Categories News

Meeting in Nairobi on the Sustainable Pesticide Management Framework (SPMF)

On 16th May, CropLife Kenya & CropLife Africa Middle East held a productive Town Hall meeting in Nairobi on the Sustainable Pesticide Management Framework (SPMF). With 54 participants from the CropLife Network, regulatory authorities, and industry partners, the SPMF aims to revolutionize responsible pesticide management over five years. Through regulatory collaborations, enhanced poison information reporting centers, container management programs, and anti-counterfeit efforts, the SPMF fosters an environment of innovation and responsible pesticide use. It has been launched in Kenya (2021) and Morocco (2022). The meeting assessed progress since Kenya’s launch and discussed the next steps for each of the SPMF Pillars. We’re committed to reducing reliance on Highly Hazardous Pesticides, driving innovation, and ensuring responsible and effective pesticide use.

Categories Positions

CropLife Africa Middle East Position Paper on Maximum Residue Levels (MRLs)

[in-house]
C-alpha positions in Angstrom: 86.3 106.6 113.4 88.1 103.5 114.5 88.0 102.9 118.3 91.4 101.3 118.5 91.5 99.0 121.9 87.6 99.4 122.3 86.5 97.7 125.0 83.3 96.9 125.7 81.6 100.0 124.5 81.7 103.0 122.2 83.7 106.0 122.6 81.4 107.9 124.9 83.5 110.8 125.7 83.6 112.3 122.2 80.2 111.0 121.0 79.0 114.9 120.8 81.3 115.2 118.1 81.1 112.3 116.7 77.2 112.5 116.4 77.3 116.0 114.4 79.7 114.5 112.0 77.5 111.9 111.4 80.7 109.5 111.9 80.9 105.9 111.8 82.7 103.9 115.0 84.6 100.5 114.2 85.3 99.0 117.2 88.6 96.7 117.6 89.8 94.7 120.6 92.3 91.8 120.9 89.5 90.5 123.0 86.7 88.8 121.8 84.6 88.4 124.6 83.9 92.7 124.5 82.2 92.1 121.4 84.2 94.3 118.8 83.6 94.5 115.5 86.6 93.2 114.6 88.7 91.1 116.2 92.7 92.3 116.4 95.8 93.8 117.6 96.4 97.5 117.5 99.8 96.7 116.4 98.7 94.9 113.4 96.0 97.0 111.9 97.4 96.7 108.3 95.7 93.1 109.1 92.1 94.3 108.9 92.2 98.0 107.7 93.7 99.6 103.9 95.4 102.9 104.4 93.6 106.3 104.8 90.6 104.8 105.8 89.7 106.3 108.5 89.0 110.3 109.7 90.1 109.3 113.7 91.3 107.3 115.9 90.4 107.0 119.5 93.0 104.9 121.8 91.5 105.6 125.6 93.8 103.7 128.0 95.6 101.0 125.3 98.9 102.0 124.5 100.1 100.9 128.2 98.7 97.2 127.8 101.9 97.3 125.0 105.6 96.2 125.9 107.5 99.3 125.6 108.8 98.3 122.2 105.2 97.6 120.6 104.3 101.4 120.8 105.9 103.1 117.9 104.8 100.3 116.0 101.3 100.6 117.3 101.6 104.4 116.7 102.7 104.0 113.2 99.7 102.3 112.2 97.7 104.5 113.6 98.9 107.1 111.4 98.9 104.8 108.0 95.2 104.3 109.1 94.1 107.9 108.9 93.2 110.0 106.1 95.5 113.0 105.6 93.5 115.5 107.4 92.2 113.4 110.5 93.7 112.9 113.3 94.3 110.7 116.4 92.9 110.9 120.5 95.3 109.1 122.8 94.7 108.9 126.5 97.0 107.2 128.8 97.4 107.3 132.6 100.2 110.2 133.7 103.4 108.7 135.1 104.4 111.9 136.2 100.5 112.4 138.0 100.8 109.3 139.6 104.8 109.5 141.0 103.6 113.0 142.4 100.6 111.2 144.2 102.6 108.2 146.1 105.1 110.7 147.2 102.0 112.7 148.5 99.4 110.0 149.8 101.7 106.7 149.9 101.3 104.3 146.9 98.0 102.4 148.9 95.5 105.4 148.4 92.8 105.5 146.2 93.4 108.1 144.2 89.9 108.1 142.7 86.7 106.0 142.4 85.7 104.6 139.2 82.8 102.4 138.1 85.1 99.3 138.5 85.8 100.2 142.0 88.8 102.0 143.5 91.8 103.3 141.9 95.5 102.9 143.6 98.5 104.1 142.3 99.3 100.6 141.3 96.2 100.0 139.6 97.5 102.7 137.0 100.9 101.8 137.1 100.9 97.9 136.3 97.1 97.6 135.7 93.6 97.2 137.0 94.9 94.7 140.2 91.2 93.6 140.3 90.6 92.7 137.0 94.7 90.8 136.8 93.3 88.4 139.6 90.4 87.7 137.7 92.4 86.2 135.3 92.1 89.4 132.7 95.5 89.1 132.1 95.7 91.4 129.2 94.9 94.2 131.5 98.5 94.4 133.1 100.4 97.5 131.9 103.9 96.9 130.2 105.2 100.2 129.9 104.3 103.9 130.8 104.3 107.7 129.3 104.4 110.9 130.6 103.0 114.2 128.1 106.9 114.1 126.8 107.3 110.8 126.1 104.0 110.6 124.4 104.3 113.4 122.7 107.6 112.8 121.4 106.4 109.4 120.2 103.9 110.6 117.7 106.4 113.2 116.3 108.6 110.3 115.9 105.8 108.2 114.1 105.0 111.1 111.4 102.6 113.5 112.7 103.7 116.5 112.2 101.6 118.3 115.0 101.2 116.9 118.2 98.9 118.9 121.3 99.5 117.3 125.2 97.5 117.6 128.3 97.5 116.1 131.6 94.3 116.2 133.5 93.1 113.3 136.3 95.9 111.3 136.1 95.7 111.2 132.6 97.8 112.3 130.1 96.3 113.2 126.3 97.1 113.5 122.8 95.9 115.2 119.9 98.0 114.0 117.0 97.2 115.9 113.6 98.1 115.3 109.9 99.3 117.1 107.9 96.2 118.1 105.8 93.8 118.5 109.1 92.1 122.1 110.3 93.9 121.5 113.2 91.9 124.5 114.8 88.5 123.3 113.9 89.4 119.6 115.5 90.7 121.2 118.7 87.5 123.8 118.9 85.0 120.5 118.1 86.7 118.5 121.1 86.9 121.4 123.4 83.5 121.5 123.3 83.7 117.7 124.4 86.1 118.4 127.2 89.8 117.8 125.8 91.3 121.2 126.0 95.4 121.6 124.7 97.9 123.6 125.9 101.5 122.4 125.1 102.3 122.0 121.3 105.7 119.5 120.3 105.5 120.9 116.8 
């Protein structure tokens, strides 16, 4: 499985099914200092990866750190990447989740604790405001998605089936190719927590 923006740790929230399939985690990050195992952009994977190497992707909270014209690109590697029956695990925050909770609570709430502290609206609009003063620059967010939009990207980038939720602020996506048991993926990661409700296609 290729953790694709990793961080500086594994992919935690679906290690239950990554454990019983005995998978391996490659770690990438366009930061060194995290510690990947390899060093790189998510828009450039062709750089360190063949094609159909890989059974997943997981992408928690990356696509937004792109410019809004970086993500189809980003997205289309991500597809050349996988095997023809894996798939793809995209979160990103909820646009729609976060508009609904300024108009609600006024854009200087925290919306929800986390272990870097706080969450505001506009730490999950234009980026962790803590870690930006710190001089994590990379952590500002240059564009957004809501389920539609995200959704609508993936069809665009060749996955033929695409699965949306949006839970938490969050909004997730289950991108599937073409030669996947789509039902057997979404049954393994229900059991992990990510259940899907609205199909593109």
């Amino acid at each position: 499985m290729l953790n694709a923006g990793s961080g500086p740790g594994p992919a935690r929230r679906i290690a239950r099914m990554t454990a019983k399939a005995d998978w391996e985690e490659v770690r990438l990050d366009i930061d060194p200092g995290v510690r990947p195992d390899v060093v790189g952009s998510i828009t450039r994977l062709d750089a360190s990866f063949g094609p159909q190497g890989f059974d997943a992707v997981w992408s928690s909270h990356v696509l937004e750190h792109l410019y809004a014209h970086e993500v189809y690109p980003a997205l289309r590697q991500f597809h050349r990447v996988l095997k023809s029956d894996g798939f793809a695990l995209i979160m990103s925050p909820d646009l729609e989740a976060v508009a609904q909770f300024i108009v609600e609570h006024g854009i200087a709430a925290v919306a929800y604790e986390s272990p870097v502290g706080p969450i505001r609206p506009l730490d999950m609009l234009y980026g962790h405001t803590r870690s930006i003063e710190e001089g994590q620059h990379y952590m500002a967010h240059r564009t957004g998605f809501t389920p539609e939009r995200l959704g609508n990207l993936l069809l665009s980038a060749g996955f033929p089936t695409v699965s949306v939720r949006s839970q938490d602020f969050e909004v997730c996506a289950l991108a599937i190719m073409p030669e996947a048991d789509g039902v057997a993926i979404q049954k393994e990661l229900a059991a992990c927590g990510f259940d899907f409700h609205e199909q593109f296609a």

CropLife AME (CL AME) calls on the EU to base its MRLs setting system on evidence and science, which has proven to be very effective in ensuring consumers’ safety. MRLs setting should
be done according to the EU “Better Regulation” principle, which ensures evidence-based and transparent EU law-making based on the views of those who may be affected. More precisely:

  • CL AME calls for the sustainability agenda to be tailored to national specificities. CL AME advocates for an Africa localized green transition while always maintaining a safe and secure supply of foods, which should be non-negotiable. Every country is best placed to assess the environmental impact of pesticide use that they choose to authorize for their farmers, based on their unique sustainability objectives and challenges, requiring the use of diverse methods, tools and technologies to sustainably meet the world’s growing demand for food and feed in the face of climate change. CL AME believes that a safe and secure supply of food can be ensured with the help of plant science tools including crop protection products that are recognized for their longterm and essential role in sustainable agriculture, food safety and food security.
  • CL AME supports MRLs based on Codex MRLs, or Import Tolerances, established via independent scientific risk-assessment, and encourages all governments to adopt Codex MRLs for global alignment and trade purposes. These should be science-based food safety standards that protect consumers’ health and fair-trade practices.
  • CL AME calls for ‘mirror clauses’ to be compatible with WTO rules and based on solid internationally recognized science.